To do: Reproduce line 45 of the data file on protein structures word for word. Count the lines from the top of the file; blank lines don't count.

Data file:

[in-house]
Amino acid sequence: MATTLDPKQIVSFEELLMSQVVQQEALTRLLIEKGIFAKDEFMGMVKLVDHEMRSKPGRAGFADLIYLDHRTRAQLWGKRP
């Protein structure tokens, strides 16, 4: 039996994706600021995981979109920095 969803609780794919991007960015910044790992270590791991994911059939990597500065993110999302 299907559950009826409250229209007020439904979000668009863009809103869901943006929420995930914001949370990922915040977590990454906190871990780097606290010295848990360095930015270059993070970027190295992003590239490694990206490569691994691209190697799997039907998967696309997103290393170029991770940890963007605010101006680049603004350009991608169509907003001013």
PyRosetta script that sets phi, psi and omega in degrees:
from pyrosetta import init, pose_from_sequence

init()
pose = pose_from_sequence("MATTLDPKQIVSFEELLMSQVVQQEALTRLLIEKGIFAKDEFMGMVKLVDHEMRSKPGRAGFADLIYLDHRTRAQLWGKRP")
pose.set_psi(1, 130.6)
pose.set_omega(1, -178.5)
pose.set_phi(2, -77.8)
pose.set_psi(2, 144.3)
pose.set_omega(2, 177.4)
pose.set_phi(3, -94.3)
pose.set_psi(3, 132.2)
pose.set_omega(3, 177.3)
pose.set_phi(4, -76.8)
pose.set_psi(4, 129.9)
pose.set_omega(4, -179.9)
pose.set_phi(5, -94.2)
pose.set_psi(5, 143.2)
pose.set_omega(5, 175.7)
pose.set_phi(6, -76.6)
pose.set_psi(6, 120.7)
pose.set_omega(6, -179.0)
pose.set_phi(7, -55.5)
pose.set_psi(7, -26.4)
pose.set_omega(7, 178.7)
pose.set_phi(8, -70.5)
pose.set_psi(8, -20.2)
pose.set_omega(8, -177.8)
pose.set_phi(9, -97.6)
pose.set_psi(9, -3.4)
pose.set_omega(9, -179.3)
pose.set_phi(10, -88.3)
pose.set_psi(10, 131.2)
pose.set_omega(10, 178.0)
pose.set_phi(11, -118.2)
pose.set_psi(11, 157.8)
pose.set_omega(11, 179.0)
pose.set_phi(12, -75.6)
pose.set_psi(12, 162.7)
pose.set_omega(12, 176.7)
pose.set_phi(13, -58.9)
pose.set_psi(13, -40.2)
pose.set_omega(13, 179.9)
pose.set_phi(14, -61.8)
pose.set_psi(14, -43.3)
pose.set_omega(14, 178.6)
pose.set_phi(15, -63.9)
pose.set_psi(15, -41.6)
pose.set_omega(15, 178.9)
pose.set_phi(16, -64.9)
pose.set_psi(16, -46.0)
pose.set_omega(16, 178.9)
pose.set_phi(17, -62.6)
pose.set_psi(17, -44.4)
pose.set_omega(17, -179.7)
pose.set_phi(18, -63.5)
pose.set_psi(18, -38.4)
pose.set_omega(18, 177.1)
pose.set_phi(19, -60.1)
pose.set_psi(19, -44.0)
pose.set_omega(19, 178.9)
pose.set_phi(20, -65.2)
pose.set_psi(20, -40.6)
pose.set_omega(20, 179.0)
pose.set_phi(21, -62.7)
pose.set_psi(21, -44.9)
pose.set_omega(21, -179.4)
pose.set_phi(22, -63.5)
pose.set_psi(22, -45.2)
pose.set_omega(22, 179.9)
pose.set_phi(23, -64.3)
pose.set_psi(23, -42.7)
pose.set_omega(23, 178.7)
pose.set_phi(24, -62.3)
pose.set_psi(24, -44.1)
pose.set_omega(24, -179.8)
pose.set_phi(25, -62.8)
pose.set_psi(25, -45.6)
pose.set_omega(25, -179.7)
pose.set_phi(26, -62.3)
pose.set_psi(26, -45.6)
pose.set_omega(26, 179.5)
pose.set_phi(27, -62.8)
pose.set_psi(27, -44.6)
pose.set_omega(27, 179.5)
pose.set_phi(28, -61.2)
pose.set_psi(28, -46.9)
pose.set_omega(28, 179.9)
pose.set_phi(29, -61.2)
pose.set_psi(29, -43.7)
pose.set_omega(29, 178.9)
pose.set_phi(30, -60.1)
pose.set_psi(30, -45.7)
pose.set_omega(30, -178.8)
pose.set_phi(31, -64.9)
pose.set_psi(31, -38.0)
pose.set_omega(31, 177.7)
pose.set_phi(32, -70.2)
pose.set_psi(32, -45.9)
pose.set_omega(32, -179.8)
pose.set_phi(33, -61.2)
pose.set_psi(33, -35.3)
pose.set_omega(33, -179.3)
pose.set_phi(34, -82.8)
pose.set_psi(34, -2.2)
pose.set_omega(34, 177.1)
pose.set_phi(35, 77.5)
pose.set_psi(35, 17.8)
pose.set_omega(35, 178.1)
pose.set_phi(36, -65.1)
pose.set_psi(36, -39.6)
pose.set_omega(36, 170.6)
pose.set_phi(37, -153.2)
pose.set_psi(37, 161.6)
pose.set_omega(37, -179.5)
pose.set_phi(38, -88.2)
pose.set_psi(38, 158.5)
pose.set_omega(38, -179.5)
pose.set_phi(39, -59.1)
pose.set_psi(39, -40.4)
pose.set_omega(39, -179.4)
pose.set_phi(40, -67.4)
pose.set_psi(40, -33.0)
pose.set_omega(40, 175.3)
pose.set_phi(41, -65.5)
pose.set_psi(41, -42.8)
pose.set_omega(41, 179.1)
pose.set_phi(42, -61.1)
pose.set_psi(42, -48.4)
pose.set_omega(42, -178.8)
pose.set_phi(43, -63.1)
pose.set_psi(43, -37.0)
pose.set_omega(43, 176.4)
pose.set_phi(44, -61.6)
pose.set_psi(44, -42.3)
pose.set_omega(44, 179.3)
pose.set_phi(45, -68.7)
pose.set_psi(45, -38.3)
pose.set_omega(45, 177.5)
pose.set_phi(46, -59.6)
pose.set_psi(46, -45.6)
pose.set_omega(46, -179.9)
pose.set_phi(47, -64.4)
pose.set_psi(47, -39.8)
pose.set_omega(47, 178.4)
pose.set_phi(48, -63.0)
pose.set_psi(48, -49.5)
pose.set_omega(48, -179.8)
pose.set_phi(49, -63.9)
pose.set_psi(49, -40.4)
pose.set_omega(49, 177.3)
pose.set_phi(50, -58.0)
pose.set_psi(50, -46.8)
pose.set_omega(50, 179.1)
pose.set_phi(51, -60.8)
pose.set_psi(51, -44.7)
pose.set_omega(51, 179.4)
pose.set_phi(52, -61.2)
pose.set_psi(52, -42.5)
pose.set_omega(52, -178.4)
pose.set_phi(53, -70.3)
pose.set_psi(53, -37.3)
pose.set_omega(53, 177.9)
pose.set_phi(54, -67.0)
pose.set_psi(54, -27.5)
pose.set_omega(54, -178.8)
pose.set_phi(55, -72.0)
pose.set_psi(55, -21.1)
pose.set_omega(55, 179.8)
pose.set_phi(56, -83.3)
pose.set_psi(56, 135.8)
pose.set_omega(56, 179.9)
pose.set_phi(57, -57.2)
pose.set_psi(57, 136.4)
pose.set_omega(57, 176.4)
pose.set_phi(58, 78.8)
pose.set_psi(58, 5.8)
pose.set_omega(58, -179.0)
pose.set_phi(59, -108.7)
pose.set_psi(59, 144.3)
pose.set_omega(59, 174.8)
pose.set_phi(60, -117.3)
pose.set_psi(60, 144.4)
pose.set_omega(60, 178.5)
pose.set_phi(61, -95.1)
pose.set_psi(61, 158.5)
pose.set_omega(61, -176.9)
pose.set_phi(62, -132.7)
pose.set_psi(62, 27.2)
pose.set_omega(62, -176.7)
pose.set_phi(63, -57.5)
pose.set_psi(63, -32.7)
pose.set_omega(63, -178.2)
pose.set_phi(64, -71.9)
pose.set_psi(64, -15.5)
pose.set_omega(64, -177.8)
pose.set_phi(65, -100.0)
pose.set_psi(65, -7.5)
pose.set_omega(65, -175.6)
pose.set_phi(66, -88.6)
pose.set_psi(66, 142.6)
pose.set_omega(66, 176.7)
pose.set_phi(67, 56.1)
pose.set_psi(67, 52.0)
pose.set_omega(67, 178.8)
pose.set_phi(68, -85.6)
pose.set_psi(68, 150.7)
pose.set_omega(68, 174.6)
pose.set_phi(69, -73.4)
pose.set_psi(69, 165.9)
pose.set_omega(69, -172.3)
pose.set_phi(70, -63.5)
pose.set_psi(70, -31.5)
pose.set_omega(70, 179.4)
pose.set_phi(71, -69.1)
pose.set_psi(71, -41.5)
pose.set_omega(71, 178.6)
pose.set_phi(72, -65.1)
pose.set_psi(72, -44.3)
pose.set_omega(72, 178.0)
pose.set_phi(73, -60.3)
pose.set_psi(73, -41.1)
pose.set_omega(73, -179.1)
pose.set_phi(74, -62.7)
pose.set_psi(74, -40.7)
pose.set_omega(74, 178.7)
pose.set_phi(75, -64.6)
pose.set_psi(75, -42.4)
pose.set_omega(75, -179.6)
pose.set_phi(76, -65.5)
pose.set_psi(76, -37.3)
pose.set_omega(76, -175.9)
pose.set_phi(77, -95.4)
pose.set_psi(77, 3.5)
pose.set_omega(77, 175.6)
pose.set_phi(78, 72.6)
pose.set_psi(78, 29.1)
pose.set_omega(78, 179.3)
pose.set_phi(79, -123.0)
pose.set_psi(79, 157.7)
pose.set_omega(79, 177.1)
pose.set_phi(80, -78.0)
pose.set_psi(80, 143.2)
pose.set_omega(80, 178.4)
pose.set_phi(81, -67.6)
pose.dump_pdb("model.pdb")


pose.set_omega(13, 179.9)